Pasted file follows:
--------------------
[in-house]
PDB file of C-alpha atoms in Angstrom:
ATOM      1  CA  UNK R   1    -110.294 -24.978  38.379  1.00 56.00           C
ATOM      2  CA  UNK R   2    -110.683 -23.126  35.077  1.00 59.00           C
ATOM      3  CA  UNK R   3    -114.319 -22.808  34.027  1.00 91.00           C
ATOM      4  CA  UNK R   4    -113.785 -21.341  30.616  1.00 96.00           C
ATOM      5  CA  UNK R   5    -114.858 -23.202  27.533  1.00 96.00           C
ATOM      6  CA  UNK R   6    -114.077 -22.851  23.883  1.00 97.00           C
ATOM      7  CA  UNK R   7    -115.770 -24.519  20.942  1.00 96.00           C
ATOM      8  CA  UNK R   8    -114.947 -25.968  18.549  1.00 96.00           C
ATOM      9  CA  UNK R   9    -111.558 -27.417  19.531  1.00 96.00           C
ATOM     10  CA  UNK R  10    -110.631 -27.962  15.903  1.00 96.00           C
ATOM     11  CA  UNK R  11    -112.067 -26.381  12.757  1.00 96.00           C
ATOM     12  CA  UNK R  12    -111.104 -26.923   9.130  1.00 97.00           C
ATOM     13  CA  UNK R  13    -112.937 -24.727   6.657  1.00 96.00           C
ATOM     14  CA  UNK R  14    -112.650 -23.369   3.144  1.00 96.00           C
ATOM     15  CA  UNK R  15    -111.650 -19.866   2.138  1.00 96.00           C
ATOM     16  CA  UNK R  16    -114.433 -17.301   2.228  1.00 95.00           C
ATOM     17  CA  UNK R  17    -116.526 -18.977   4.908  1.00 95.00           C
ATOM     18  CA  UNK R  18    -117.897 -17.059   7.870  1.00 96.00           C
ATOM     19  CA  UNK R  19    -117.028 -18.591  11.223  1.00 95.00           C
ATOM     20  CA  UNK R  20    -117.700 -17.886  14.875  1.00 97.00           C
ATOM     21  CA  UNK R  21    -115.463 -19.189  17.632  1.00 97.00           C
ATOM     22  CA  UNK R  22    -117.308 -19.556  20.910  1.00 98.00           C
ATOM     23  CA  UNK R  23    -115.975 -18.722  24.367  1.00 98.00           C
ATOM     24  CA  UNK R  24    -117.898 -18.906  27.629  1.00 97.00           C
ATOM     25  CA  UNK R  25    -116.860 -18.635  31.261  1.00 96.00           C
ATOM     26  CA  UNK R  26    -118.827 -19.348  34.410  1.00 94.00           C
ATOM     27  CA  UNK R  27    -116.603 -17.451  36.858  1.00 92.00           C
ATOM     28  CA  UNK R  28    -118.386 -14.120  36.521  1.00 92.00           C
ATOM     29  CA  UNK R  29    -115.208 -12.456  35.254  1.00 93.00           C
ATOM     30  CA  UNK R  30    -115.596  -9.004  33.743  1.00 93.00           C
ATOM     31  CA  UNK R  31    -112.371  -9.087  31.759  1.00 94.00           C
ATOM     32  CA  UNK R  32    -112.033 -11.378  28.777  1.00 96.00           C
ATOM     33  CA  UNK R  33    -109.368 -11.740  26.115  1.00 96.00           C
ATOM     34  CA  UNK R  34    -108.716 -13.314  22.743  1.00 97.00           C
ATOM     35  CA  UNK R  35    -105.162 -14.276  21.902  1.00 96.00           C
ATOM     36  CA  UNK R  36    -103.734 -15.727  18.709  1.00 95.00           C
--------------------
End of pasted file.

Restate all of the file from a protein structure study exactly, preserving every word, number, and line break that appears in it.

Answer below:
[in-house]
PDB file of C-alpha atoms in Angstrom:
ATOM      1  CA  UNK R   1    -110.294 -24.978  38.379  1.00 56.00           C
ATOM      2  CA  UNK R   2    -110.683 -23.126  35.077  1.00 59.00           C
ATOM      3  CA  UNK R   3    -114.319 -22.808  34.027  1.00 91.00           C
ATOM      4  CA  UNK R   4    -113.785 -21.341  30.616  1.00 96.00           C
ATOM      5  CA  UNK R   5    -114.858 -23.202  27.533  1.00 96.00           C
ATOM      6  CA  UNK R   6    -114.077 -22.851  23.883  1.00 97.00           C
ATOM      7  CA  UNK R   7    -115.770 -24.519  20.942  1.00 96.00           C
ATOM      8  CA  UNK R   8    -114.947 -25.968  18.549  1.00 96.00           C
ATOM      9  CA  UNK R   9    -111.558 -27.417  19.531  1.00 96.00           C
ATOM     10  CA  UNK R  10    -110.631 -27.962  15.903  1.00 96.00           C
ATOM     11  CA  UNK R  11    -112.067 -26.381  12.757  1.00 96.00           C
ATOM     12  CA  UNK R  12    -111.104 -26.923   9.130  1.00 97.00           C
ATOM     13  CA  UNK R  13    -112.937 -24.727   6.657  1.00 96.00           C
ATOM     14  CA  UNK R  14    -112.650 -23.369   3.144  1.00 96.00           C
ATOM     15  CA  UNK R  15    -111.650 -19.866   2.138  1.00 96.00           C
ATOM     16  CA  UNK R  16    -114.433 -17.301   2.228  1.00 95.00           C
ATOM     17  CA  UNK R  17    -116.526 -18.977   4.908  1.00 95.00           C
ATOM     18  CA  UNK R  18    -117.897 -17.059   7.870  1.00 96.00           C
ATOM     19  CA  UNK R  19    -117.028 -18.591  11.223  1.00 95.00           C
ATOM     20  CA  UNK R  20    -117.700 -17.886  14.875  1.00 97.00           C
ATOM     21  CA  UNK R  21    -115.463 -19.189  17.632  1.00 97.00           C
ATOM     22  CA  UNK R  22    -117.308 -19.556  20.910  1.00 98.00           C
ATOM     23  CA  UNK R  23    -115.975 -18.722  24.367  1.00 98.00           C
ATOM     24  CA  UNK R  24    -117.898 -18.906  27.629  1.00 97.00           C
ATOM     25  CA  UNK R  25    -116.860 -18.635  31.261  1.00 96.00           C
ATOM     26  CA  UNK R  26    -118.827 -19.348  34.410  1.00 94.00           C
ATOM     27  CA  UNK R  27    -116.603 -17.451  36.858  1.00 92.00           C
ATOM     28  CA  UNK R  28    -118.386 -14.120  36.521  1.00 92.00           C
ATOM     29  CA  UNK R  29    -115.208 -12.456  35.254  1.00 93.00           C
ATOM     30  CA  UNK R  30    -115.596  -9.004  33.743  1.00 93.00           C
ATOM     31  CA  UNK R  31    -112.371  -9.087  31.759  1.00 94.00           C
ATOM     32  CA  UNK R  32    -112.033 -11.378  28.777  1.00 96.00           C
ATOM     33  CA  UNK R  33    -109.368 -11.740  26.115  1.00 96.00           C
ATOM     34  CA  UNK R  34    -108.716 -13.314  22.743  1.00 97.00           C
ATOM     35  CA  UNK R  35    -105.162 -14.276  21.902  1.00 96.00           C
ATOM     36  CA  UNK R  36    -103.734 -15.727  18.709  1.00 95.00           C